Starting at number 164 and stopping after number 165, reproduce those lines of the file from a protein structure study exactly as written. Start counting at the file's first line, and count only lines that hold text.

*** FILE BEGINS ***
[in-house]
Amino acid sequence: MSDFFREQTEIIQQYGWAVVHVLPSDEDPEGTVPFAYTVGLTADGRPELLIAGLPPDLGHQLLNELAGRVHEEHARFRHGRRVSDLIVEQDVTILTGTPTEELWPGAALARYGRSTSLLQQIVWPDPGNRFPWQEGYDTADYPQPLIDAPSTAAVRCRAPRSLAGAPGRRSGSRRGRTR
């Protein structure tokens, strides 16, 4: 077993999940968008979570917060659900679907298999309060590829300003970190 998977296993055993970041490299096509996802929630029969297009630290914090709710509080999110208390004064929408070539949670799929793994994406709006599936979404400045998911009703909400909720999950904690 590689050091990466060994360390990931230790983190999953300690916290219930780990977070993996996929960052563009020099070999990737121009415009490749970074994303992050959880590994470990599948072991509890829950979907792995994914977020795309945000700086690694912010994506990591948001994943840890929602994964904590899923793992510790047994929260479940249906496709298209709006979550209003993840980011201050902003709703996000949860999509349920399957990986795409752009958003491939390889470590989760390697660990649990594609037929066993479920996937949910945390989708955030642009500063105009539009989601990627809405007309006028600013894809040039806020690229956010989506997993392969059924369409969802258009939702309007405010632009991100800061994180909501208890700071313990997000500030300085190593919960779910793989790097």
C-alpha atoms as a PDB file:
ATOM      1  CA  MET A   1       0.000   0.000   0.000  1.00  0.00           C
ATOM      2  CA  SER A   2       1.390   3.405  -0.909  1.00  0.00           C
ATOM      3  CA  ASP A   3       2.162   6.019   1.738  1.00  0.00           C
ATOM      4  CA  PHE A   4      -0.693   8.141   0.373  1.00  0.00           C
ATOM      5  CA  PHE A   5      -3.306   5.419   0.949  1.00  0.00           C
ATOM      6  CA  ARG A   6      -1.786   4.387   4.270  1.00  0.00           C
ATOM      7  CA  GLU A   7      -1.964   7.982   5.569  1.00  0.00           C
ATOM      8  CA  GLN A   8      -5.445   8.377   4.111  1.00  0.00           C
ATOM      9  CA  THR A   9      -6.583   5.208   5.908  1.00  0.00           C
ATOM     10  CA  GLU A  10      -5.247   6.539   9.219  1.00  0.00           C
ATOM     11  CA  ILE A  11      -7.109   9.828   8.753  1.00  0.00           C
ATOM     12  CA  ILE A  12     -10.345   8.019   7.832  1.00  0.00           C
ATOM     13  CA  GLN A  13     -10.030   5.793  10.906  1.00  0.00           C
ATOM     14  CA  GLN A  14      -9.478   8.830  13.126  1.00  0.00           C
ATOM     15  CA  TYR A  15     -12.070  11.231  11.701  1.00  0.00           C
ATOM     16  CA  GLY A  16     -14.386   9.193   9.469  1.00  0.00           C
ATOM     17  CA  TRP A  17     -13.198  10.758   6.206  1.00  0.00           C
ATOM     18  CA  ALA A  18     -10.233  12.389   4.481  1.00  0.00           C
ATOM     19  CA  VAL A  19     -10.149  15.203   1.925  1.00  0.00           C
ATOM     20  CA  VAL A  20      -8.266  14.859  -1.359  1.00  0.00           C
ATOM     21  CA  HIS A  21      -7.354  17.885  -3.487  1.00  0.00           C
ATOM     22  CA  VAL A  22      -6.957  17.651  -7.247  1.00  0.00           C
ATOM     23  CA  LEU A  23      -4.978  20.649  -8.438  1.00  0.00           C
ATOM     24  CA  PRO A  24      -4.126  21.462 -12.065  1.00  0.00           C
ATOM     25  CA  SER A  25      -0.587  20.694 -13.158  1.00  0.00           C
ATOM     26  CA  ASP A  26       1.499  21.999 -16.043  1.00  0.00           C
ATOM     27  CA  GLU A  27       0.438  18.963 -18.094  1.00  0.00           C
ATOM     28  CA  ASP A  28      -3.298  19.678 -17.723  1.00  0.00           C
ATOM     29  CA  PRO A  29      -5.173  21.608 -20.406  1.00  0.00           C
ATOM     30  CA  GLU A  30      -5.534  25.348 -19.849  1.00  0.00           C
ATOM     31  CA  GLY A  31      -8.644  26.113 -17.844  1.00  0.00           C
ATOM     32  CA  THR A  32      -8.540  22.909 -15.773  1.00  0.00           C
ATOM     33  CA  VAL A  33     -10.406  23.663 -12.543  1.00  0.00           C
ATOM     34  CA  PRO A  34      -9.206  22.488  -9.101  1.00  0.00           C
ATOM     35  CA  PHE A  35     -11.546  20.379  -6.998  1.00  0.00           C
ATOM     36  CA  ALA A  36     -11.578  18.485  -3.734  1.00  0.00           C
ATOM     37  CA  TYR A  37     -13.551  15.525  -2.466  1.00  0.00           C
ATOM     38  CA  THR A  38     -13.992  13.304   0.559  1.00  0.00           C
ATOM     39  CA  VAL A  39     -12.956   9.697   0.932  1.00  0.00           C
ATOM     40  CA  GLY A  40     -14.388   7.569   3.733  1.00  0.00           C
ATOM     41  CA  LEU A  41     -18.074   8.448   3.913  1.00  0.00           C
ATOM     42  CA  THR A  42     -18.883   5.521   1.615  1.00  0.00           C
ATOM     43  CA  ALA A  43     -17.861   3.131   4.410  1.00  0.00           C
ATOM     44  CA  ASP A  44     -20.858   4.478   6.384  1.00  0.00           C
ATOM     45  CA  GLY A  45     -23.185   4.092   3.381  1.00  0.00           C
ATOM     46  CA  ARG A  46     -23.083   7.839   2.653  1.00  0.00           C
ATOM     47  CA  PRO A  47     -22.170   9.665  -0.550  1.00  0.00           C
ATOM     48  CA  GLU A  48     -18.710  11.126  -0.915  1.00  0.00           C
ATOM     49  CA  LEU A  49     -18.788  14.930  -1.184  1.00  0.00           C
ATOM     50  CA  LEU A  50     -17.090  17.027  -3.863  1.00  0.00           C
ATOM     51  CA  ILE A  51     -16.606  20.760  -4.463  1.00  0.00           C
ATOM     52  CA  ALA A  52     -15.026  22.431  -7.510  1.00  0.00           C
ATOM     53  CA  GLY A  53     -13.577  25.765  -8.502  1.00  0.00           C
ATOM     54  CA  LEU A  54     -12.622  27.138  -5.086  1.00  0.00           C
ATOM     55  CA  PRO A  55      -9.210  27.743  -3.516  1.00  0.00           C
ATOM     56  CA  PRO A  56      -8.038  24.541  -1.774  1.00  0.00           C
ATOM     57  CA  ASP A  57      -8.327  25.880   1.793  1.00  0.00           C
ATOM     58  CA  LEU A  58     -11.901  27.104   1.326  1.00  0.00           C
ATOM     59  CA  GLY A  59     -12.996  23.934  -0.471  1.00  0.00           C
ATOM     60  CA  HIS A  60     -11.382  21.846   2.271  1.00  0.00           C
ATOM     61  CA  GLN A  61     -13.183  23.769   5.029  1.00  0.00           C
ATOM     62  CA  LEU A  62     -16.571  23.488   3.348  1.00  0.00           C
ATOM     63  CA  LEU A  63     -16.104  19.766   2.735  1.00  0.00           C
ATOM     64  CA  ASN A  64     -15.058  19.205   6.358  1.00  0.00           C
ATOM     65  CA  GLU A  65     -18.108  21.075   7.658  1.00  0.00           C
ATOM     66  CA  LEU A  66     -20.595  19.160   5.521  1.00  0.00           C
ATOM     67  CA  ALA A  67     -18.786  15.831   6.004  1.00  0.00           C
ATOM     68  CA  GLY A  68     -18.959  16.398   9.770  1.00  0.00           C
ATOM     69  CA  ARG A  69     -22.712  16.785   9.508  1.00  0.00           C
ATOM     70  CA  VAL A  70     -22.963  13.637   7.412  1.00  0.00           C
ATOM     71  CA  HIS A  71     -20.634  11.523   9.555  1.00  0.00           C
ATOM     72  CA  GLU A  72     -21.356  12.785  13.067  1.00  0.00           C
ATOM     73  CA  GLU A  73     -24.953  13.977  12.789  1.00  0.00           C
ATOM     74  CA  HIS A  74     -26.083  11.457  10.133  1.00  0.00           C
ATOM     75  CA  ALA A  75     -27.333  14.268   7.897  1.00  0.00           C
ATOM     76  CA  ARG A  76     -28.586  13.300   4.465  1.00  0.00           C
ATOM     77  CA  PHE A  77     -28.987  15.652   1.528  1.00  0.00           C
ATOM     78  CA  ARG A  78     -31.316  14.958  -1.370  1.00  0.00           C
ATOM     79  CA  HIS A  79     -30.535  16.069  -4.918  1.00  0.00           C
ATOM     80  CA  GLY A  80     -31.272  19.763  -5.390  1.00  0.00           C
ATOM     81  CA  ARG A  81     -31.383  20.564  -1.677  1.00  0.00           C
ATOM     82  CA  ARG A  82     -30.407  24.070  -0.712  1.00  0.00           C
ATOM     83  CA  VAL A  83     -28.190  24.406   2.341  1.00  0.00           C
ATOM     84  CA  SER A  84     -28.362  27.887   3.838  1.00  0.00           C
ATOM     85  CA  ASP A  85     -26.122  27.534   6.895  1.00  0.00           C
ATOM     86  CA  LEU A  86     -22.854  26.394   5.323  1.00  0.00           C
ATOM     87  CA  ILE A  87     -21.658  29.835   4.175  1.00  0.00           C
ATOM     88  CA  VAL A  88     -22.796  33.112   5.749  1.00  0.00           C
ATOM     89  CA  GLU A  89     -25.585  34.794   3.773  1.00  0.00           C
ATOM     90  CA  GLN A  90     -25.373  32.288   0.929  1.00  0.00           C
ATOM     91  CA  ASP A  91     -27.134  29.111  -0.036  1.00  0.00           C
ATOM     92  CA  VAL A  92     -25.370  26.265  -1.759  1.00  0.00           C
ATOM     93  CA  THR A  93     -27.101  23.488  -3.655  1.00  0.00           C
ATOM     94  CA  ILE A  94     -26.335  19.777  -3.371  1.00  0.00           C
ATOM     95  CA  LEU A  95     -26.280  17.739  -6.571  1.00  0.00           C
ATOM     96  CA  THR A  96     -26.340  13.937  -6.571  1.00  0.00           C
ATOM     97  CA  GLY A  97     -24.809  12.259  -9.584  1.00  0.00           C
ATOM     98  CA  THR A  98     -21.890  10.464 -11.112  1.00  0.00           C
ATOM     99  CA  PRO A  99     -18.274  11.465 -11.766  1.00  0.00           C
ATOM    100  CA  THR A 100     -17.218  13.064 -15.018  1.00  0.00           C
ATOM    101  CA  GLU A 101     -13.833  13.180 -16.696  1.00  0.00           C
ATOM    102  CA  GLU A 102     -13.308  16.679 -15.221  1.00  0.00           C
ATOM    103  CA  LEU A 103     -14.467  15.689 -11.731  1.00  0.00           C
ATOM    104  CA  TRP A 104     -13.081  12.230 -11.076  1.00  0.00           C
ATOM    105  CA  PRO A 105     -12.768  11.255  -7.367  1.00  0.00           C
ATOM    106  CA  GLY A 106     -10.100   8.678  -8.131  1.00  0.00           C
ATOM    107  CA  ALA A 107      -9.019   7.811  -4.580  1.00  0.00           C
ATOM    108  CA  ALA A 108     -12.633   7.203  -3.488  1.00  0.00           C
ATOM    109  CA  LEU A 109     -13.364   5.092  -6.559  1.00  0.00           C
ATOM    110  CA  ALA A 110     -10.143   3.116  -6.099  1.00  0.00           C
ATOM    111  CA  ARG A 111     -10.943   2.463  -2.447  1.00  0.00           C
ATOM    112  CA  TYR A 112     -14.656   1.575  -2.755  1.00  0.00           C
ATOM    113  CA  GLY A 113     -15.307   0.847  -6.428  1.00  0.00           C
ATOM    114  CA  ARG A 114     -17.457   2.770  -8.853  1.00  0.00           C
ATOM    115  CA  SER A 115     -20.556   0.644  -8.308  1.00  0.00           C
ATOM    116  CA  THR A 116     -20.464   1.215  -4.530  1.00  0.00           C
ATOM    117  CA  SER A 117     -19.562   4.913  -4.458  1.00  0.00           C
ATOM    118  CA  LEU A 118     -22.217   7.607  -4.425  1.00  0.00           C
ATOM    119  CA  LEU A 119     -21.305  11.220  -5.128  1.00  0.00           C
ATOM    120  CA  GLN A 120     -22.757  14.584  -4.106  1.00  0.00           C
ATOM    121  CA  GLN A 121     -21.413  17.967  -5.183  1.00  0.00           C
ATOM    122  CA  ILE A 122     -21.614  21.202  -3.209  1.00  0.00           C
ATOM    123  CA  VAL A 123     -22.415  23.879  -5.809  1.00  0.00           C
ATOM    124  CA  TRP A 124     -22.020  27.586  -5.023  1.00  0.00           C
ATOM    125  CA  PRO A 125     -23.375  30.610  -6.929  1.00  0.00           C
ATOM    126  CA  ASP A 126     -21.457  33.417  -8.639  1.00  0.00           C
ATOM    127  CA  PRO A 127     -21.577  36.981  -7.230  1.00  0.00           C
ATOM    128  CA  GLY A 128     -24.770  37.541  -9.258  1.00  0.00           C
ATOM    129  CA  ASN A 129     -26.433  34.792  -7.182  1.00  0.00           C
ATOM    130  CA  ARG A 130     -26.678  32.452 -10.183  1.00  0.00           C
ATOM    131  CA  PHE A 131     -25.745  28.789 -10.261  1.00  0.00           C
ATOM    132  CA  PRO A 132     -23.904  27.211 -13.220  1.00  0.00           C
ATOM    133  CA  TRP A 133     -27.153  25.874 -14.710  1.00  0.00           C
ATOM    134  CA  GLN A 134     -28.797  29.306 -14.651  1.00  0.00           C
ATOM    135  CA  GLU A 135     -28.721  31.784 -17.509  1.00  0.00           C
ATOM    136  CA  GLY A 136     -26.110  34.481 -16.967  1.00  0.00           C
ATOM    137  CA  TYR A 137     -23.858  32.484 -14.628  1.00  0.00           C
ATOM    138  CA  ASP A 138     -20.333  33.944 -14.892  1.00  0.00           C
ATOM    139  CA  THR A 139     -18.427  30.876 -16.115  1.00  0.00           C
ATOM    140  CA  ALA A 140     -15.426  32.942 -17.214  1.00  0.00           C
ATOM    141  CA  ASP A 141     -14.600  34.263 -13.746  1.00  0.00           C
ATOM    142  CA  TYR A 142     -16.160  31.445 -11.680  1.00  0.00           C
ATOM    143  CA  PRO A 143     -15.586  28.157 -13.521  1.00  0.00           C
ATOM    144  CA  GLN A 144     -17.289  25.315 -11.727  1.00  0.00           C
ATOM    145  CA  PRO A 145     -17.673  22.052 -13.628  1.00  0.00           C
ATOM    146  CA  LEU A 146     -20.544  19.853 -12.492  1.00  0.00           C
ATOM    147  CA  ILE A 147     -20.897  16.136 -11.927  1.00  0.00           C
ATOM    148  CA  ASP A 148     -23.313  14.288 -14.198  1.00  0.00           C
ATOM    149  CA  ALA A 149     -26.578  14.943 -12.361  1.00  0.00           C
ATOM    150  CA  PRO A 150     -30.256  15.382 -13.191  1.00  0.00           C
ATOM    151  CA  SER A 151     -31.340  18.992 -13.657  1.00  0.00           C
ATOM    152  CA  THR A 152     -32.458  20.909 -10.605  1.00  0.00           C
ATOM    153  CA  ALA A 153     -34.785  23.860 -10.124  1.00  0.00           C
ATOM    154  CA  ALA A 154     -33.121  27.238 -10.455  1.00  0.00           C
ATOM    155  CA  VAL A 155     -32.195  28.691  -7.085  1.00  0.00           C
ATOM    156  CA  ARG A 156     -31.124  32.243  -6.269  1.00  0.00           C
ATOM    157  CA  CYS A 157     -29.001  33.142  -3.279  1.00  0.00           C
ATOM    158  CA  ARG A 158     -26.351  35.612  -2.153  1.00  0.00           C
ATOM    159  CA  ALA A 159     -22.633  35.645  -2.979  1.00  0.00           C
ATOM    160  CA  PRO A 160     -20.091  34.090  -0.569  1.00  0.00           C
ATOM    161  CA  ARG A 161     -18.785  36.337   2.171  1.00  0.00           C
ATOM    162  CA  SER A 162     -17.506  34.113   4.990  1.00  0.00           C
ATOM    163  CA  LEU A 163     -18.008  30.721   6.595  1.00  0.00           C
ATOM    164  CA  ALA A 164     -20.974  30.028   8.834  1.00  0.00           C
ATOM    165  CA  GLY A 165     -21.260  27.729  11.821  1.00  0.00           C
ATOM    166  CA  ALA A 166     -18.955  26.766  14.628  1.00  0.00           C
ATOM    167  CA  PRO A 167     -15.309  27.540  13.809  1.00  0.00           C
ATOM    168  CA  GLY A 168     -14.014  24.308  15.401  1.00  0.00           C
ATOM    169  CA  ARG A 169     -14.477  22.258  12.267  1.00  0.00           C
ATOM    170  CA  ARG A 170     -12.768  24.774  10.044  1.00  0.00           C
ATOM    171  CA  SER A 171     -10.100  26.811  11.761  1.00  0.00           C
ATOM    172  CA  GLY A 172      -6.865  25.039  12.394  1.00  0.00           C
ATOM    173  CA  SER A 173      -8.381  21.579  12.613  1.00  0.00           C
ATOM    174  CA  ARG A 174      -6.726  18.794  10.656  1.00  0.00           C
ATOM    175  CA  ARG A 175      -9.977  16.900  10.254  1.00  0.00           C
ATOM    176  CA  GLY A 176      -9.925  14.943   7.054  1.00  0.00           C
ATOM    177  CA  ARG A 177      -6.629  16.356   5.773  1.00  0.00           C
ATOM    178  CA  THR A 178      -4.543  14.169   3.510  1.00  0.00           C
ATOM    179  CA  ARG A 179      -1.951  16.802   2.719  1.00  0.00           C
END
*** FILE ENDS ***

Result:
ATOM    160  CA  PRO A 160     -20.091  34.090  -0.569  1.00  0.00           C
ATOM    161  CA  ARG A 161     -18.785  36.337   2.171  1.00  0.00           C